Long COVID Risk Makes It Worth Avoiding Second InfectionsLong COVID Risk Makes It Worth Avoiding Second InfectionsGiphy GIFGiphy GIF

Long COVID Risk Makes It Worth Avoiding Second Infections

Dec. 19, 2022 — Alexander Truong, MD, has been seeing long COVID patients for more than 2 years but thought the numbers would have significantly dwindled by now.
“We are definitely seeing a lot of patients who, when they get reinfected, have worsening post-COVID issues. That’s very true and ...
...I think that’s a big signal,” says Truong, a pulmonologist and an assistant professor at Emory University’s School of Medicine.
COVID-19 is definitely not over, says Angela Cheung, MD, PhD, a senior physician scientist with the University Health Network and a professor of medicine at the University of Toronto.
And each time someone gets infected, they risk developing long COVID. A prior infection does not erase the risk, Cheung says.
“It makes sense that repeat infections would not be beneficial to a person’s health. But I think it’s really hard to know what the additional risk of each subsequent infection would be because ...
...there are all sorts of other things in the mix,” says Michael Peluso, MD, an assistant professor of medicine and an infectious diseases doctor at the University of California San Francisco.
“There are vaccines — new vaccines, old vaccines. There are variants — old variants, new variants, and now multiple variants ...
...circulating at the same time.” Notably, the study found that these elevated risks remained even 6 months after reinfection.
The study did not directly compare a first infection to reinfection within the same pool of patients. It only compared ...
...one group of individuals who had a single infection to a separate group who had more than one infection.
There could be other factors that made one group more susceptible to reinfection and at greater risk of adverse health outcomes. Another limitation is the VA population itself.
“I wouldn’t get into the weeds. The big message and big picture is that reinfections are bad.”
“There are not any definitive answers. … It’s very, very difficult to disentangle the emergence of new variants from the uptake of vaccines,” says Peluso.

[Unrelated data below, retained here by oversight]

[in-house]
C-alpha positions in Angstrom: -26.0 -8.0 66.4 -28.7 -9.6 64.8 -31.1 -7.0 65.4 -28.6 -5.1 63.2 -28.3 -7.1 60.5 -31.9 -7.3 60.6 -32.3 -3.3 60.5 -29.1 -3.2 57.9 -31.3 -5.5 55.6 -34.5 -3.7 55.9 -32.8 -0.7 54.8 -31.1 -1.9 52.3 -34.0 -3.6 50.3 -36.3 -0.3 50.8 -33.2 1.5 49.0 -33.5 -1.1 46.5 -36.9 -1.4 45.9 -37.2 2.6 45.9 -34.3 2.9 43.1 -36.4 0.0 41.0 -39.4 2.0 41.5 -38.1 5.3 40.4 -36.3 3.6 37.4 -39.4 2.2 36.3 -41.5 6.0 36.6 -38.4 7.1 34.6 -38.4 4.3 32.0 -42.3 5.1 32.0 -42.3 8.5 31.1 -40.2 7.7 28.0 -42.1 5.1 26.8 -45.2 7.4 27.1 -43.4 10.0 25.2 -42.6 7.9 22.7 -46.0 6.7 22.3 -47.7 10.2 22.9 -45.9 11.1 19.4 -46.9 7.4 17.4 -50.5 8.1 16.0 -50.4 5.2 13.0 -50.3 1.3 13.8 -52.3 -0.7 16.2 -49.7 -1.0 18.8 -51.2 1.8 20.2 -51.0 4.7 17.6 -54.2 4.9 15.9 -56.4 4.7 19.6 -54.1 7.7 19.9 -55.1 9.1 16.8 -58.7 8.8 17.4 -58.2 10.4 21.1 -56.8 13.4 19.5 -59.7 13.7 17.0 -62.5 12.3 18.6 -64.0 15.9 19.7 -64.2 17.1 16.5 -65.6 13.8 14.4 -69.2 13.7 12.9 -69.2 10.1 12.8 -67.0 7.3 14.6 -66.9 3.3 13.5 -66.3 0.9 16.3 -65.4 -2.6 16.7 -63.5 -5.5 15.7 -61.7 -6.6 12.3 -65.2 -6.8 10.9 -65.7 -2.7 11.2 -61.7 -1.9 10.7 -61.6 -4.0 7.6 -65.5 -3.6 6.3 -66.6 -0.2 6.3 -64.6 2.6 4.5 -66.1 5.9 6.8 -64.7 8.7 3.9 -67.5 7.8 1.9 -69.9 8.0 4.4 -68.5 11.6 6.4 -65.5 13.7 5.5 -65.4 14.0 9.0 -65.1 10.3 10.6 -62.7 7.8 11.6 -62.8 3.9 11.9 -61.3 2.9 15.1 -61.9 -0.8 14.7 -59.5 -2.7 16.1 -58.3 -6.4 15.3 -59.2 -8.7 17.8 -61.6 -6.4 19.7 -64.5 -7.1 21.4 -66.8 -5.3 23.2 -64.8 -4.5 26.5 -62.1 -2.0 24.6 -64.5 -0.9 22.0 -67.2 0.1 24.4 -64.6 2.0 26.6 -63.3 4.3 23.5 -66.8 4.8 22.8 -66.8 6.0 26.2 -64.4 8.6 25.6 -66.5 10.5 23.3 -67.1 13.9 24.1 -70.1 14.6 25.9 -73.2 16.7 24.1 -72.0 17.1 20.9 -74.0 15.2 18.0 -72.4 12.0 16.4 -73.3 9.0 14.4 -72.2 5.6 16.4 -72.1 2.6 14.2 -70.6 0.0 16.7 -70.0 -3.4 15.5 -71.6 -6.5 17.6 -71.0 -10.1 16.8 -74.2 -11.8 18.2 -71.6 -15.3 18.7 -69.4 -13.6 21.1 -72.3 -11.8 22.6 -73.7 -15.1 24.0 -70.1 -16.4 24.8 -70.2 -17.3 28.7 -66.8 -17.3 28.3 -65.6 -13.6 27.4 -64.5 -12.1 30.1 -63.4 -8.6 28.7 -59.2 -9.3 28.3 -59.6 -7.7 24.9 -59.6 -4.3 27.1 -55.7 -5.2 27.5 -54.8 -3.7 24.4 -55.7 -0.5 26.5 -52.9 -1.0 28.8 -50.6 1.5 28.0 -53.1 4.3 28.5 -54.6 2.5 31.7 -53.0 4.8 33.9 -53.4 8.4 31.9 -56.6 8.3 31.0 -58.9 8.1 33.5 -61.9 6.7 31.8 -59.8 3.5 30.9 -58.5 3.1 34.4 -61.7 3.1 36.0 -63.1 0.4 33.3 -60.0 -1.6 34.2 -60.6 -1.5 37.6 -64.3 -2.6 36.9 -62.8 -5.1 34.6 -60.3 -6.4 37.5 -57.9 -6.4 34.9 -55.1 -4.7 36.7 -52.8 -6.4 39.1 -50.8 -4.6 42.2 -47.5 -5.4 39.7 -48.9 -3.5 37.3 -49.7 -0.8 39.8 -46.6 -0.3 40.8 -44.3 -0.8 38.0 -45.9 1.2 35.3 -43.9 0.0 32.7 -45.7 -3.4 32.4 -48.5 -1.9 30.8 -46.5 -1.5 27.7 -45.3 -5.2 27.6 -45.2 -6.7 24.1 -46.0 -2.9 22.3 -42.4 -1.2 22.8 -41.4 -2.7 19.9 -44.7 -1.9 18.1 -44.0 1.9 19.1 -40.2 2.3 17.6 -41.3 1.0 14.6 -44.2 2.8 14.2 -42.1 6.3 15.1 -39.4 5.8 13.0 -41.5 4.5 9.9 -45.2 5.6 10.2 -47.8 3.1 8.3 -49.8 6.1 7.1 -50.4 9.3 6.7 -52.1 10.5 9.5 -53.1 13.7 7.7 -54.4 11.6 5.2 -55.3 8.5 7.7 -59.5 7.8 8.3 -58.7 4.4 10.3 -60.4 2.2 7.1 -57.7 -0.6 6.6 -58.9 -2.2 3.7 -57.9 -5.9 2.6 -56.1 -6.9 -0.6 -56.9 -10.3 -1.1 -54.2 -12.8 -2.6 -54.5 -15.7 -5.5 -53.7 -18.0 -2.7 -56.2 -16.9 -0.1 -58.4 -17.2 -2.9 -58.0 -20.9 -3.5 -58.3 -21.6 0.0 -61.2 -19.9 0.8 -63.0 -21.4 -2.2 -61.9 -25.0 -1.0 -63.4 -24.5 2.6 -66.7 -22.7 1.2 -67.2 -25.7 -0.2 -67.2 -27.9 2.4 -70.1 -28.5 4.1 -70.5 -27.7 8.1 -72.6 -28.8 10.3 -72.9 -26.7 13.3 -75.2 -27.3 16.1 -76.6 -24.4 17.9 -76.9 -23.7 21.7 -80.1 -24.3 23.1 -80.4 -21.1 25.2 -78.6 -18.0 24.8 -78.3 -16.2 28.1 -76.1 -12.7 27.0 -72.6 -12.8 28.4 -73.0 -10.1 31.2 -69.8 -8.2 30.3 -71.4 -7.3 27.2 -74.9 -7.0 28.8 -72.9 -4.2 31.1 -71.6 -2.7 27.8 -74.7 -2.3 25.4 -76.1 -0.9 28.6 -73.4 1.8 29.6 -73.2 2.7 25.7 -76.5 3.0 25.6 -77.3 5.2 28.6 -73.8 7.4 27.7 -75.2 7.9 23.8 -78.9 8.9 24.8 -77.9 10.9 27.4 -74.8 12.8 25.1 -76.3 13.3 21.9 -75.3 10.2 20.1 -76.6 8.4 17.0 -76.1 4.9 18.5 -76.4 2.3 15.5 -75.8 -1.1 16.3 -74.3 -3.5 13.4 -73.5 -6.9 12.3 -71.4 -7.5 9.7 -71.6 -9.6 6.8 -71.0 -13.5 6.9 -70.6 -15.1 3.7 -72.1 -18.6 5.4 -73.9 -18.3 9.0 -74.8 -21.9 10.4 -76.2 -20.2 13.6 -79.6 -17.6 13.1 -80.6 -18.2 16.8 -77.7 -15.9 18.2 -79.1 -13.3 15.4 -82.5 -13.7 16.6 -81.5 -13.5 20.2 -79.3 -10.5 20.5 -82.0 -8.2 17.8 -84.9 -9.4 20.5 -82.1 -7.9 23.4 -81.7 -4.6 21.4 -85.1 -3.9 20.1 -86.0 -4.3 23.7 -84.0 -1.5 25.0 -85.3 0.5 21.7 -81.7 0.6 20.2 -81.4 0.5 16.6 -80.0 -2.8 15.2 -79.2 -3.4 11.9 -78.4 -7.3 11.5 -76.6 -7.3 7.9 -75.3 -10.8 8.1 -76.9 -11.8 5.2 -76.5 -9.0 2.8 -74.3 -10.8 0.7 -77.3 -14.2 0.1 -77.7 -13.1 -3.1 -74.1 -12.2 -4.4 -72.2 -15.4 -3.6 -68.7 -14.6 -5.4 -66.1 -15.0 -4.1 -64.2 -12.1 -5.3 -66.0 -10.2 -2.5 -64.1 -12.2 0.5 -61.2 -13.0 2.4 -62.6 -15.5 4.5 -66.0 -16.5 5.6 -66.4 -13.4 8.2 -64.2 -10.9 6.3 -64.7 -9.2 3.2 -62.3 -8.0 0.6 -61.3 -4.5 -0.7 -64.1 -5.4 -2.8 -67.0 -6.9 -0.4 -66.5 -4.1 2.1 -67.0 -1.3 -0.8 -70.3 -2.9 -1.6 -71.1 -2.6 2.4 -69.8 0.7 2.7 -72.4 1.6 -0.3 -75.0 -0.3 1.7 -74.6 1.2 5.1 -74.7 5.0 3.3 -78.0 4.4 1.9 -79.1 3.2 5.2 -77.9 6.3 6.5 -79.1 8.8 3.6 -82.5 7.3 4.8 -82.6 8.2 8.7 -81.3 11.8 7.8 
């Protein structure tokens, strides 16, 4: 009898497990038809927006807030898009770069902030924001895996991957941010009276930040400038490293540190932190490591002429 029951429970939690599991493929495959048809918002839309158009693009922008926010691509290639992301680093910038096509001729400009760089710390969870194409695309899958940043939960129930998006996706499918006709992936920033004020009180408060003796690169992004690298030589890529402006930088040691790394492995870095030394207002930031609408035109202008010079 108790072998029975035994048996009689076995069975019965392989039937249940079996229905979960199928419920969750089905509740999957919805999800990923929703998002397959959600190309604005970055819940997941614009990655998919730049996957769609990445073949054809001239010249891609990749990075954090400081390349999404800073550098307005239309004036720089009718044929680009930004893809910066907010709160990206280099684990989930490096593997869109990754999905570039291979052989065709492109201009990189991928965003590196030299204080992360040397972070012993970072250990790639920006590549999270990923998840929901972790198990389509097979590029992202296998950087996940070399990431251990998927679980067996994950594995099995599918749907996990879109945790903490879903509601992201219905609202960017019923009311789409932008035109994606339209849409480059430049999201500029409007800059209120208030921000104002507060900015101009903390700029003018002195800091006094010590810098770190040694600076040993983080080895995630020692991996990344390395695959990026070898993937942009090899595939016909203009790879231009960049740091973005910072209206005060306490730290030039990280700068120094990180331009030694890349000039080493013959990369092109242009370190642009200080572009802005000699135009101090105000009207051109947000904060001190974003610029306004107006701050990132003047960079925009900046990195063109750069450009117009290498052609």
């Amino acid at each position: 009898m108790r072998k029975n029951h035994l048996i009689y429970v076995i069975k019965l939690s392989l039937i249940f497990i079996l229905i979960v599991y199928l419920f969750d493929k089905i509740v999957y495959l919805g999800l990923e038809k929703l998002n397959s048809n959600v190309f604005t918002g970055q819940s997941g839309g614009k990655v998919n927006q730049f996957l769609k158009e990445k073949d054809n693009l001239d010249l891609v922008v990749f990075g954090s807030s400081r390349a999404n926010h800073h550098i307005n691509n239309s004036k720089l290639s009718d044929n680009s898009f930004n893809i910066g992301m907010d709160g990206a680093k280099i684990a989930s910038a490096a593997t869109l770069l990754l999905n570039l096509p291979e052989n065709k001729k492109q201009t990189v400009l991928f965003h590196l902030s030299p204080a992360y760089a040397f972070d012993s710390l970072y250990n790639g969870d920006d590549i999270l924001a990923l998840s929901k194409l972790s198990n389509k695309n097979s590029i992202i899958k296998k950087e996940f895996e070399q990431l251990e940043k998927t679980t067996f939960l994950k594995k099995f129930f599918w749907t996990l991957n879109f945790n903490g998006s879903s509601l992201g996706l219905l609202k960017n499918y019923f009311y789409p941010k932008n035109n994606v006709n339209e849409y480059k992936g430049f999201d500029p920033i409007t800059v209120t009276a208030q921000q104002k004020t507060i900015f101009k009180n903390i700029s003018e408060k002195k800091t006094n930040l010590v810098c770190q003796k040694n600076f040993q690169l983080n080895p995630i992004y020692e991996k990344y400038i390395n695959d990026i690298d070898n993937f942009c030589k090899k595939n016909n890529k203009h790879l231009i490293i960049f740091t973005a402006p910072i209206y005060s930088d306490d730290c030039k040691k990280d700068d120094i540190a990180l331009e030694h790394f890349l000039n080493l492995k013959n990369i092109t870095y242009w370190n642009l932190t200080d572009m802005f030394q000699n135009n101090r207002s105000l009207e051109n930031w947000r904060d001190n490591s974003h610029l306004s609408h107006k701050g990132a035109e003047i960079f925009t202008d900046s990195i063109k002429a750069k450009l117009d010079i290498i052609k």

“It does seem like overall there may be less long COVID with the newer variants, but it’s very hard to say whether that is a characteristic of the virus or a characteristic of the fact that most ...
...people who are getting the virus have either been vaccinated or previously infected to have some different immune baseline from somebody who’s seeing the viral antigen for the first time.”
“We also know that in patients who’ve had their vaccinations, they are less likely to have a reinfection, or when they do have reinfection, they’re less likely to have severe infection,” says Truong.
“That’s the one big signal that we have and that’s why I’m trying to wave the flag as much as I can about getting vaccinated [and boosted].”
“One study looking at Omicron versus Delta shows about half the risk, but half the risk in a lot more people is still a lot of high absolute numbers,” Cheung says, referring to a June paper published in The Lancet.
“On my post-COVID clinic days, I’m still seeing four to eight new patients who had infections in 2022 come in with significant symptoms,” says Truong.
“The best way for someone to protect themselves against that is to avoid getting COVID in the first place,” says Peluso.
“It’s possible that this may become less common over time. I hope that’s true,” Peluso says.
“It’s also possible that it might go the other way. And so for that reason, I’m trying to avoid all of the variants.”